The Backyard Badminton Picnicker 

This is a recreational badminton player participating in an outdoor game where nothing is at stake. This player has little to no badminton experience.  Any cheap plastic birdie with a foam head can serve the purpose for this player.  These types of birdies often come with recreational badminton sets at big-box chain stores like Walmart and Target. There are also cheaper backyard sets available online at Amazon that can be delivered straight to your door.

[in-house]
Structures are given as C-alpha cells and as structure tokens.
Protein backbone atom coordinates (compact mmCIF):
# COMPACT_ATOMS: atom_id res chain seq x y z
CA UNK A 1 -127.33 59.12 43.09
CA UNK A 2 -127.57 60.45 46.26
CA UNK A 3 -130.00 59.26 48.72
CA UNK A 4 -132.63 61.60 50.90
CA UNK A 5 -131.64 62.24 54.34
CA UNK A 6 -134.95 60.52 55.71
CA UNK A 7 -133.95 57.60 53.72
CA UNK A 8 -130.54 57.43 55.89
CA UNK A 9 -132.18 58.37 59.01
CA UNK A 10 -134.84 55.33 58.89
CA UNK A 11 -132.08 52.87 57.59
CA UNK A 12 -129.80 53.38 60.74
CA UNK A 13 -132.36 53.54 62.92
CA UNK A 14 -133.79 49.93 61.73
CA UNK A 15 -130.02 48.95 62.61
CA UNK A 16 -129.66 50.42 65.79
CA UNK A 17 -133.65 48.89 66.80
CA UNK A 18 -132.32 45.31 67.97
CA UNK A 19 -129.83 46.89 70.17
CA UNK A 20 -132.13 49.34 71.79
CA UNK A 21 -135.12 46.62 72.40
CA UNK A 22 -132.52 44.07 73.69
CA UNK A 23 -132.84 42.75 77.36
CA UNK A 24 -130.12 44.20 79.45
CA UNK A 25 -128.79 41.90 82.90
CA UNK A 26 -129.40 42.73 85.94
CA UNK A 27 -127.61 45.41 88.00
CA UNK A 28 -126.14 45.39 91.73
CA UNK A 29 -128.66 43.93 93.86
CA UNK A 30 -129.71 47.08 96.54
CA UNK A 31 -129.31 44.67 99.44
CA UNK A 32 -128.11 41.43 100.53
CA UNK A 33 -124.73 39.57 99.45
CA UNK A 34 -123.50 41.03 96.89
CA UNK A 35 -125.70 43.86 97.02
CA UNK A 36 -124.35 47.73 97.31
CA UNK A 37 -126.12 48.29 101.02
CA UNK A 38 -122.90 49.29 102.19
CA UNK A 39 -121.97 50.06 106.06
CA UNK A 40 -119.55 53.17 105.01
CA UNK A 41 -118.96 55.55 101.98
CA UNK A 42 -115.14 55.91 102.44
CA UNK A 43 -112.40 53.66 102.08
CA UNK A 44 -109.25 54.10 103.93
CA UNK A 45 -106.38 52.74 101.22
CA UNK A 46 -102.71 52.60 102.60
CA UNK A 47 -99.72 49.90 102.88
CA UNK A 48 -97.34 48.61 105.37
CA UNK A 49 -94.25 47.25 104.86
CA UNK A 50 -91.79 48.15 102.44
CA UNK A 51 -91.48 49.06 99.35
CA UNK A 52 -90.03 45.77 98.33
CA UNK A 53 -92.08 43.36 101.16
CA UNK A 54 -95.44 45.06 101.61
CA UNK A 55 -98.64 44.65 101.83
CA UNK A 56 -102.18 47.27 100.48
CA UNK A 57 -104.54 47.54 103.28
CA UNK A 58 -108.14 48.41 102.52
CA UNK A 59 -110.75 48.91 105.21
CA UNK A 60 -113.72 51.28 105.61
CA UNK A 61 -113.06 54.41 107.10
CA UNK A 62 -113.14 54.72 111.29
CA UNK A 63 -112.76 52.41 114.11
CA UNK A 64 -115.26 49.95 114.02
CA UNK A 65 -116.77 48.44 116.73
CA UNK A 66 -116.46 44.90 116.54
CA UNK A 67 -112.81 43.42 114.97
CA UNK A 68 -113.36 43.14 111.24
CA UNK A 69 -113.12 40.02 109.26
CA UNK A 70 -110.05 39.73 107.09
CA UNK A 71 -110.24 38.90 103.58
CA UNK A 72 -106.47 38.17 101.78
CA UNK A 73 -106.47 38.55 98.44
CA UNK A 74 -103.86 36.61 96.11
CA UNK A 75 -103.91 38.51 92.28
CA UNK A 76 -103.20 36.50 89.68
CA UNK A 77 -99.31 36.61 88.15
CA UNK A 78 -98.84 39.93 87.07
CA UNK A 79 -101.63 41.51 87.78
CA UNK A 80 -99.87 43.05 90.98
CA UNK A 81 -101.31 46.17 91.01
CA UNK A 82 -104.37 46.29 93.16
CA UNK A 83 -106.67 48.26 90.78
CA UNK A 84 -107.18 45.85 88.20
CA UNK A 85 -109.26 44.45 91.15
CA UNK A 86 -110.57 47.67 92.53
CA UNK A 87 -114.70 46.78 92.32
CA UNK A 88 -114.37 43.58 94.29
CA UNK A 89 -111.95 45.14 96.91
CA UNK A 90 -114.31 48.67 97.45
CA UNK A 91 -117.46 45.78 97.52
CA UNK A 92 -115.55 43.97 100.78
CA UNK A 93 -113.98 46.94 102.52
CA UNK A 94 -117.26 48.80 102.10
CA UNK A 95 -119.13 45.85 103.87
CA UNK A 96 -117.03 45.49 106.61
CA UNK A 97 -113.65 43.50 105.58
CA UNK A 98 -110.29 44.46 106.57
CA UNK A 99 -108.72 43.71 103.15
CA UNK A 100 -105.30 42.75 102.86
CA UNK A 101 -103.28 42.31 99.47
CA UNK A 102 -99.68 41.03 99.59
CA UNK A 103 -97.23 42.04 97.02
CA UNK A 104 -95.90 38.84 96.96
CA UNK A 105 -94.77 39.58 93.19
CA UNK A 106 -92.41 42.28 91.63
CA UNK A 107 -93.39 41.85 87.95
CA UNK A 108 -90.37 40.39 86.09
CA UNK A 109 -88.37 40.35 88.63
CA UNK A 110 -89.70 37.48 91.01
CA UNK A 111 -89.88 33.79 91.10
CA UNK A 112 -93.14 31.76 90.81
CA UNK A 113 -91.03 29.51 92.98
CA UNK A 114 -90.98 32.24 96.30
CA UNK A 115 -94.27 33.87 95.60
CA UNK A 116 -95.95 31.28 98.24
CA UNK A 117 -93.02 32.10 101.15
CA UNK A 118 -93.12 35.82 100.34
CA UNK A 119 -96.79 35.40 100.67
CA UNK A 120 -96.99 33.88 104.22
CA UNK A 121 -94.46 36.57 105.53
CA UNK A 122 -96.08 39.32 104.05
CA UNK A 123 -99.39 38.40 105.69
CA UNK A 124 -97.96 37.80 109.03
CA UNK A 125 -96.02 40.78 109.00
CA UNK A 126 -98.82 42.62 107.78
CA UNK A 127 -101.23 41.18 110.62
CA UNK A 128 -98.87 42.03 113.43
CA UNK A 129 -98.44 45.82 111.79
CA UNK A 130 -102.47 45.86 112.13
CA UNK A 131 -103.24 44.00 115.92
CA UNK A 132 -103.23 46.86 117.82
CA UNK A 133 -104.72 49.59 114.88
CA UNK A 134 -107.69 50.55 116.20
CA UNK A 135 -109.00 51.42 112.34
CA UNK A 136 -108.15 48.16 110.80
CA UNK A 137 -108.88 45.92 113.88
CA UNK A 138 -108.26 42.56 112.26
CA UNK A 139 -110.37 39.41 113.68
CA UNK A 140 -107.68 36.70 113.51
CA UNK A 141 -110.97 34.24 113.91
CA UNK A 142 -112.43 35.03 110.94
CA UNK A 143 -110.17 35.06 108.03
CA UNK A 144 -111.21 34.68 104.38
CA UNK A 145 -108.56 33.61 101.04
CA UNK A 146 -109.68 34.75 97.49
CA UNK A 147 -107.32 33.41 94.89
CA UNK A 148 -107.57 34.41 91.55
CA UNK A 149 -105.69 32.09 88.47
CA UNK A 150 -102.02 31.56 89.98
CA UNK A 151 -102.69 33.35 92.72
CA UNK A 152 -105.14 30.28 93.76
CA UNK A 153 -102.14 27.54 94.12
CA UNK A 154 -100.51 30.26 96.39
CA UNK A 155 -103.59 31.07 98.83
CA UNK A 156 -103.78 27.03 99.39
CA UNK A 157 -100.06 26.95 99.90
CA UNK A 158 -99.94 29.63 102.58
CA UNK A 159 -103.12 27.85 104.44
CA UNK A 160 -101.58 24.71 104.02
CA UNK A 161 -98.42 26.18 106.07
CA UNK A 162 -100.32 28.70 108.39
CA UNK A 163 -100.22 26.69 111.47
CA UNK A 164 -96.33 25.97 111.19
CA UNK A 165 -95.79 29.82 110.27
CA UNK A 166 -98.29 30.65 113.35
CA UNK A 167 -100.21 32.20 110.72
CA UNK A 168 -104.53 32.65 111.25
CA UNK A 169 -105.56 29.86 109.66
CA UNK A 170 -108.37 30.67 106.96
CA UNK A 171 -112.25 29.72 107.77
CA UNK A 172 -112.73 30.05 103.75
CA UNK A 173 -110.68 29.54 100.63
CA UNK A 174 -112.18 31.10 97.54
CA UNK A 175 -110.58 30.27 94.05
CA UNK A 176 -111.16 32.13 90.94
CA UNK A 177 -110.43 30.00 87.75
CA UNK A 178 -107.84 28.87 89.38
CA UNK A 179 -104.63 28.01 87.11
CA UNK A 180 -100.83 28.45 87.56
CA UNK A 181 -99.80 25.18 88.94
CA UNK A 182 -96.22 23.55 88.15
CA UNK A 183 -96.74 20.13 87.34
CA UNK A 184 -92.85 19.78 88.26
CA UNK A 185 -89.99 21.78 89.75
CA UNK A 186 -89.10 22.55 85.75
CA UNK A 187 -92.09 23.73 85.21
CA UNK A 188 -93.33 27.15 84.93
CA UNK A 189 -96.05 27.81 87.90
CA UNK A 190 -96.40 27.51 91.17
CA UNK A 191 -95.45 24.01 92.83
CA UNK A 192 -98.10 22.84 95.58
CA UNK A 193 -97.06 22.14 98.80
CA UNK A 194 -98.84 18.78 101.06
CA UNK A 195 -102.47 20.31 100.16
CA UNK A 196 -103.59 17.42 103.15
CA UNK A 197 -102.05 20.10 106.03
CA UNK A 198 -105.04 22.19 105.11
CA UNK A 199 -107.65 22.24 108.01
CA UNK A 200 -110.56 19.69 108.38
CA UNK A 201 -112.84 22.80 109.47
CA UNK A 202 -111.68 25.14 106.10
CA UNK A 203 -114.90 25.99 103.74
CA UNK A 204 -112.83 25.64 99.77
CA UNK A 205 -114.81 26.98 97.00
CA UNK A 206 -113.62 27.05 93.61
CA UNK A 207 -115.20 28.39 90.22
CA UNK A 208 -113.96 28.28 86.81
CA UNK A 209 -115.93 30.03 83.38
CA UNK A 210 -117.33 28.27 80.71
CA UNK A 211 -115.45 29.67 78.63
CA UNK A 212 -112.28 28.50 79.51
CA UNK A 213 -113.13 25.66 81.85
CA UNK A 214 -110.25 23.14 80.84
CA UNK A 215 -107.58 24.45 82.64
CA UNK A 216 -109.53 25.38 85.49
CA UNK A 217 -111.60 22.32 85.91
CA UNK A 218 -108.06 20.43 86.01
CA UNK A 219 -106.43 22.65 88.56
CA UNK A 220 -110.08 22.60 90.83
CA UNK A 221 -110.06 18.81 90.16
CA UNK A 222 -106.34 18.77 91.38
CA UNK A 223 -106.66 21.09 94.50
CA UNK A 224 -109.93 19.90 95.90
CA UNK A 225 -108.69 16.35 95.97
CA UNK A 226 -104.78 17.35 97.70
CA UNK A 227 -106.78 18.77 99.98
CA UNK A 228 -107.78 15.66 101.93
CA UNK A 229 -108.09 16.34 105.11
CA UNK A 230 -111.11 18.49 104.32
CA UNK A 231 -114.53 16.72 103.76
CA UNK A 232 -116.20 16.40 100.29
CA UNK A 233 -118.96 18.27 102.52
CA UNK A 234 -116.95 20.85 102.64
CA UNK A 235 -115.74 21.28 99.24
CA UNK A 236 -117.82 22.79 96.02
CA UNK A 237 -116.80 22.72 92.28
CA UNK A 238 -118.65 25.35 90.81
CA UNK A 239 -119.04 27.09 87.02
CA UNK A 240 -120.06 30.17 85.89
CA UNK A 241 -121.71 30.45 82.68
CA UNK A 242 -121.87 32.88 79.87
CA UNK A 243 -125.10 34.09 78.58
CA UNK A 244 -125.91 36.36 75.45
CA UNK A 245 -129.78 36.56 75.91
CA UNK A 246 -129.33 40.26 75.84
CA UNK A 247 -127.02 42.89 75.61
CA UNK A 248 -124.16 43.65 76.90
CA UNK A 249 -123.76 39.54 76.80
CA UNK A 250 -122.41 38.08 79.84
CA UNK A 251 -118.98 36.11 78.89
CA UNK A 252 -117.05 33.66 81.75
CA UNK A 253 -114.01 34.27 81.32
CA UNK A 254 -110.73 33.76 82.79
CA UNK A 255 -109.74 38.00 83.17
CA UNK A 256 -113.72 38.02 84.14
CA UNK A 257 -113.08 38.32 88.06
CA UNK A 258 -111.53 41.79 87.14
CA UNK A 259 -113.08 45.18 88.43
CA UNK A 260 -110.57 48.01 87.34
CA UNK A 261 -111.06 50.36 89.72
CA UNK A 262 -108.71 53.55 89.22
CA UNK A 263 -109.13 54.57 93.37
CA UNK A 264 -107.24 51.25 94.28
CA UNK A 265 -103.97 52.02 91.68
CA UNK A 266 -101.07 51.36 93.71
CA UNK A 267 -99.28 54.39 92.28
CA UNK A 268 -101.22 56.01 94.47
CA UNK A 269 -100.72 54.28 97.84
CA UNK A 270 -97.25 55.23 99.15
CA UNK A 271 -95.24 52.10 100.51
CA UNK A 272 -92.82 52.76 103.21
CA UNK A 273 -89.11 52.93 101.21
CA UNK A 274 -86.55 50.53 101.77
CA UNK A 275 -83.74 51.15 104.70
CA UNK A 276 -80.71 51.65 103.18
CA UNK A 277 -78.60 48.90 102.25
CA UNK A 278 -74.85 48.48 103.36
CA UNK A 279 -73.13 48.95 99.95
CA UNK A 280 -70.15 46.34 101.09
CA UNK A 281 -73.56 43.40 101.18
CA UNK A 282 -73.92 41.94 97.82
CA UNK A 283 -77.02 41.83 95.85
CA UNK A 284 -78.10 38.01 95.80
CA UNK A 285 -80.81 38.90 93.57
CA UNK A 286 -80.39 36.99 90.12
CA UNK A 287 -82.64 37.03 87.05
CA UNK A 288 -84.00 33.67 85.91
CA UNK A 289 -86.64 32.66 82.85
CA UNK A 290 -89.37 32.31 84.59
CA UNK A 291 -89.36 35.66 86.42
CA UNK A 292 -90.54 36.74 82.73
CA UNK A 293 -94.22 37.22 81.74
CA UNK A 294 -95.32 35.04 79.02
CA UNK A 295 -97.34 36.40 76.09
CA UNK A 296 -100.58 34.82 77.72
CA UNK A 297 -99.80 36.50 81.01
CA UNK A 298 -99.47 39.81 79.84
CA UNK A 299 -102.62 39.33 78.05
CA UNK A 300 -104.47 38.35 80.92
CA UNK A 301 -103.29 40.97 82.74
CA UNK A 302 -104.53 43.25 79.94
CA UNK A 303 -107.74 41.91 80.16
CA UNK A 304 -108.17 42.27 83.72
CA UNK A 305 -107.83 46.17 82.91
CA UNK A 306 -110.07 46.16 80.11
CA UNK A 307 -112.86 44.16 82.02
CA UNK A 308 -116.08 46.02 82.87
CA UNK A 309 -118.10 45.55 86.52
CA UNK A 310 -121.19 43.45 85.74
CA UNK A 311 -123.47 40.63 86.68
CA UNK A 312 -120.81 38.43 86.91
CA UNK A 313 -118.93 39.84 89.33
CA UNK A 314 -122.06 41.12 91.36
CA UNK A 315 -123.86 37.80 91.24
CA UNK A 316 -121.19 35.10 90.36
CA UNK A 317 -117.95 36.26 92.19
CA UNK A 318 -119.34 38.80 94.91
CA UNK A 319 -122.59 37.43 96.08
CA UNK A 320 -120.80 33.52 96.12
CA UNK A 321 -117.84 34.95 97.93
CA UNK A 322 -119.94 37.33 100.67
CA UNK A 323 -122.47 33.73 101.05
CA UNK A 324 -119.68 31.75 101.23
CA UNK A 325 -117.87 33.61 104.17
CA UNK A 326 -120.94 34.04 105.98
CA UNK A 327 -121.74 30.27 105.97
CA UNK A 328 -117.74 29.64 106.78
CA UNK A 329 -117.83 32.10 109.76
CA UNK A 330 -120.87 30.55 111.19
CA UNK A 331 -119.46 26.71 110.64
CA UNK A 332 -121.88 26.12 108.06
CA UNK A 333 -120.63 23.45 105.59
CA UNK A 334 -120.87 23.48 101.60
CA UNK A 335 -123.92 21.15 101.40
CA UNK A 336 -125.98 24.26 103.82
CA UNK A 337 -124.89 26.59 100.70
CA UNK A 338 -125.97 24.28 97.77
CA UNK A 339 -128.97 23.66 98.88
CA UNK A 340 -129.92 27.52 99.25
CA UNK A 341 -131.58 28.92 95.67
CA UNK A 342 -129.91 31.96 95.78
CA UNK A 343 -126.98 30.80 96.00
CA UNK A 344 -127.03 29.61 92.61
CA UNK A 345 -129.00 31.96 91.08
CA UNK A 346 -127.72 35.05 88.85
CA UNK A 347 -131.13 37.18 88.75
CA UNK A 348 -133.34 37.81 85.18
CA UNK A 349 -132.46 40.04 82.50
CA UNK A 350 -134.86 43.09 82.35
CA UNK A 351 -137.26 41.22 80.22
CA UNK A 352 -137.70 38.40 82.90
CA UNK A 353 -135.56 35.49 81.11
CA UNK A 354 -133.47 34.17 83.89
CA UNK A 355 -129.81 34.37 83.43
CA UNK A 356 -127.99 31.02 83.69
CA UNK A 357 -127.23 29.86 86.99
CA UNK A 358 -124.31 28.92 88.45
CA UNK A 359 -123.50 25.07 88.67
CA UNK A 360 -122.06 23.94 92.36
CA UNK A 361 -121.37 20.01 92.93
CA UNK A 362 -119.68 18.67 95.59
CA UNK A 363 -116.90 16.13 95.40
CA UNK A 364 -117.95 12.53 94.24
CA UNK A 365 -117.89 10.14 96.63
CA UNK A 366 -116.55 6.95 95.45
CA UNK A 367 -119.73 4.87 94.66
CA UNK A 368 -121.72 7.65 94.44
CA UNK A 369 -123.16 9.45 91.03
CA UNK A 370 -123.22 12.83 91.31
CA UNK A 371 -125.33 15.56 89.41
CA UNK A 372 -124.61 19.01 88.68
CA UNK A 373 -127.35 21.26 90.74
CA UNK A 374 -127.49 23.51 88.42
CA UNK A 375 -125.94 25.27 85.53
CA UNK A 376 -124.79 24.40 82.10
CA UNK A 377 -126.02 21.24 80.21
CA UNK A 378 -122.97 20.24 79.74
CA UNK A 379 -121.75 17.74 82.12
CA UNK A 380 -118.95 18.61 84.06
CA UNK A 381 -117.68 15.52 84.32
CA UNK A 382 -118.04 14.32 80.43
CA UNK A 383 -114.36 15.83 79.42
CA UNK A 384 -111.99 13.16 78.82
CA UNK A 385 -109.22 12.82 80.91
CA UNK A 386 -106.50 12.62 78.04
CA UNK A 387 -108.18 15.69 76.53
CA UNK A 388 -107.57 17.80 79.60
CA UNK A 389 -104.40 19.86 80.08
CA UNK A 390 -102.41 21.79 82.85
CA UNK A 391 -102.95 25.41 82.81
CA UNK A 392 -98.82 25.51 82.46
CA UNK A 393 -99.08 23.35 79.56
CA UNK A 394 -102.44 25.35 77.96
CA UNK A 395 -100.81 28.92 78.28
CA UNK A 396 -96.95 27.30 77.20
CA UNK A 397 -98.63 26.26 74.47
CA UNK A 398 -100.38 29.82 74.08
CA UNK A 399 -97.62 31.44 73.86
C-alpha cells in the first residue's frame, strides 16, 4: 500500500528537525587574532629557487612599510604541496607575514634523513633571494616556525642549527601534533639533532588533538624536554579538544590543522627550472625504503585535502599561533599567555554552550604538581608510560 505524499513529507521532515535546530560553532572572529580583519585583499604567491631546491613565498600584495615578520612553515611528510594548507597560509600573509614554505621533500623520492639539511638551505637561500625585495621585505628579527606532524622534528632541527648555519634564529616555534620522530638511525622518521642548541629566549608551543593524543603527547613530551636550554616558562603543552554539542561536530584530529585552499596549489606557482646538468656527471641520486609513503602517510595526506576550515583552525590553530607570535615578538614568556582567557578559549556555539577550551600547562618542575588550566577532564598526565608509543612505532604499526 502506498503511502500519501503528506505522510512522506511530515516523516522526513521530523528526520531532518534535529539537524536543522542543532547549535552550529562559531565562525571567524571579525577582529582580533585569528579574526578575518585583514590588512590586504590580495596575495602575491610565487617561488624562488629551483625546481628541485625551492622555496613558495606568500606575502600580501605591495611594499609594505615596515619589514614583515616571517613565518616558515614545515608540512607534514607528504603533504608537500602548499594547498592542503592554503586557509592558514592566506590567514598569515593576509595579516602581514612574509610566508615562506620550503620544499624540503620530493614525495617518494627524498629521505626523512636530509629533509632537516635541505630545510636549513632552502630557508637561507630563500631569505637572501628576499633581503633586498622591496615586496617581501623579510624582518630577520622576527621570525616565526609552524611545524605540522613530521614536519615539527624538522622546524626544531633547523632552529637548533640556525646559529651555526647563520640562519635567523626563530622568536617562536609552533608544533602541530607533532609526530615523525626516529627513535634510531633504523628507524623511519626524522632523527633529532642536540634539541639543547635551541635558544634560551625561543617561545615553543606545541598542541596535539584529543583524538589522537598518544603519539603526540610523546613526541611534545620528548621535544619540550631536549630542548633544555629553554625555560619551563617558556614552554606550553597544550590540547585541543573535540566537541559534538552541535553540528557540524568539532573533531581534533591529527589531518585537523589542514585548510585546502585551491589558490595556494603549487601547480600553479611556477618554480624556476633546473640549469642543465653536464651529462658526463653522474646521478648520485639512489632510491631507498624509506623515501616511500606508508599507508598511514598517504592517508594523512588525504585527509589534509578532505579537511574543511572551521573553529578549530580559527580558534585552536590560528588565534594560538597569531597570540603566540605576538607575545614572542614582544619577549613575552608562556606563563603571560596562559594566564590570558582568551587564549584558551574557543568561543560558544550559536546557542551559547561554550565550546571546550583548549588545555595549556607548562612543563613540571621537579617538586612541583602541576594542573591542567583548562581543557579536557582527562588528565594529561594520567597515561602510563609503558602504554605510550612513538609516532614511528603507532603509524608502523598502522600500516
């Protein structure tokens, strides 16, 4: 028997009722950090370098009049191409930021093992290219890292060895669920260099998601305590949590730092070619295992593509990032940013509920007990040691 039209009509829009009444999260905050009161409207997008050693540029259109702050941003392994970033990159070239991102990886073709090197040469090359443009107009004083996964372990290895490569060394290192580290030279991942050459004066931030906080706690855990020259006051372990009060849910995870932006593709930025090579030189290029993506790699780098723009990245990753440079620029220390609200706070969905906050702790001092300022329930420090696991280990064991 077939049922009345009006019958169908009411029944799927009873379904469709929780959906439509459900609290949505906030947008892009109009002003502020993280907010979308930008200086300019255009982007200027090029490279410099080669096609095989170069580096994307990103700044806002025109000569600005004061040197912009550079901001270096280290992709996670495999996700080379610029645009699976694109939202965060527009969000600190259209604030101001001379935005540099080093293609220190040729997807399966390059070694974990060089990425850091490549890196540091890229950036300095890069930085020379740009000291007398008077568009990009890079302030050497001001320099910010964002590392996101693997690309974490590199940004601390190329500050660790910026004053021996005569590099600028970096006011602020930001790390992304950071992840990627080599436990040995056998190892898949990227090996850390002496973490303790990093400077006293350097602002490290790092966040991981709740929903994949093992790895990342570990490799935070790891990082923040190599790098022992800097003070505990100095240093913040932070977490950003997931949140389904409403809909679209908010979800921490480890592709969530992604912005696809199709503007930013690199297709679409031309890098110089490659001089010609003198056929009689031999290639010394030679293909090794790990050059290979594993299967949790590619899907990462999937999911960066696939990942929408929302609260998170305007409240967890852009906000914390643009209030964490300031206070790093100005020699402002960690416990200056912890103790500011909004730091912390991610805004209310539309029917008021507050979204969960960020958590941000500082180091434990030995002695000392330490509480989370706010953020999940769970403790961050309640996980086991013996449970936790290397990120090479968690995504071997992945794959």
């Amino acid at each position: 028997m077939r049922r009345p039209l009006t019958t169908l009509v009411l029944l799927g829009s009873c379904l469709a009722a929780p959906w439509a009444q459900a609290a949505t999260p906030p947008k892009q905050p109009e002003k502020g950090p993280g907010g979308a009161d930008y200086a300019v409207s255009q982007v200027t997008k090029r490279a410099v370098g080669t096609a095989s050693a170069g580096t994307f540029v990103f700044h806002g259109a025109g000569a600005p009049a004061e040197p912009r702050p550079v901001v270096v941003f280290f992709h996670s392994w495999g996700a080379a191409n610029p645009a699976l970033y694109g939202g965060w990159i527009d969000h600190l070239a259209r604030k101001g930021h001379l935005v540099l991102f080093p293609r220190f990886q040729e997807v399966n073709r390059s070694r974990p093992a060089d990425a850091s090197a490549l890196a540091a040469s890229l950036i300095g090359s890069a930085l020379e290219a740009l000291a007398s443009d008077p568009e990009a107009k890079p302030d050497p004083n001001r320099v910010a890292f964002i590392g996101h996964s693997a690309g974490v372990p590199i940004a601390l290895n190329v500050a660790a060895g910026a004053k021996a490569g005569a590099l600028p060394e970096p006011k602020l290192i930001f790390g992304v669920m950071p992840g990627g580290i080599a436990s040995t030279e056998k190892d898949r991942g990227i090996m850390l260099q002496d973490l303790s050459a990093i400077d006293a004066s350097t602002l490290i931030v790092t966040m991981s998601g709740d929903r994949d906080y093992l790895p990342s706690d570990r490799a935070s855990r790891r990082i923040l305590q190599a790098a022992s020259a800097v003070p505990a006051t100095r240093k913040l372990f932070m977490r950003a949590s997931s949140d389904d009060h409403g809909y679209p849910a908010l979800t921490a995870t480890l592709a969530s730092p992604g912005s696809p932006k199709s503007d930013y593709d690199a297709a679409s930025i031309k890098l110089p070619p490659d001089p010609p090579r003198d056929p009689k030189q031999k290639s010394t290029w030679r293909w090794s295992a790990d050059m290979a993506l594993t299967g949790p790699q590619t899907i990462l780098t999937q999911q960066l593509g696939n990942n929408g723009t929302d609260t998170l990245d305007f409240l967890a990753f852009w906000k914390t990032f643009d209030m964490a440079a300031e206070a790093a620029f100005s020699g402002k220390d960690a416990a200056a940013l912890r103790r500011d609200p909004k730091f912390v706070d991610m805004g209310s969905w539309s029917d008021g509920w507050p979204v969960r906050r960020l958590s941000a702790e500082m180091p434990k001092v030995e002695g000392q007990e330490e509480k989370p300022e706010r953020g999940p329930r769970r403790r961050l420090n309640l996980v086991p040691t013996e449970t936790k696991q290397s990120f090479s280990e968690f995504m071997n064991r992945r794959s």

If you want to be a real hit at the party, opt for LED light-up shuttlecocks for after-dark shuttling.  We recommend the Ohuhu LED Shuttlecocks or the Zhenan LED Shuttlecocks.

The Beginner Badminton Player

This is a badminton enthusiast who is just beginning to learn the game at an indoor facility.  At this level of play, and with a beginner’s racket, the main goal would be to learn the rules and strategy of the game.  An inexpensive tube of nylon shuttlecocks with a foam or cork head will be fine.  

We recommend the Yonex Mavis 300.  It’s an affordable nylon shuttlecock and will sustain the kind of mis-hits common to beginner players.

A badminton player prepares to serve a shuttlecock over the net.

Image by Vlad Vasnetsov from Pixabay

The Intermediate Badminton Shuttler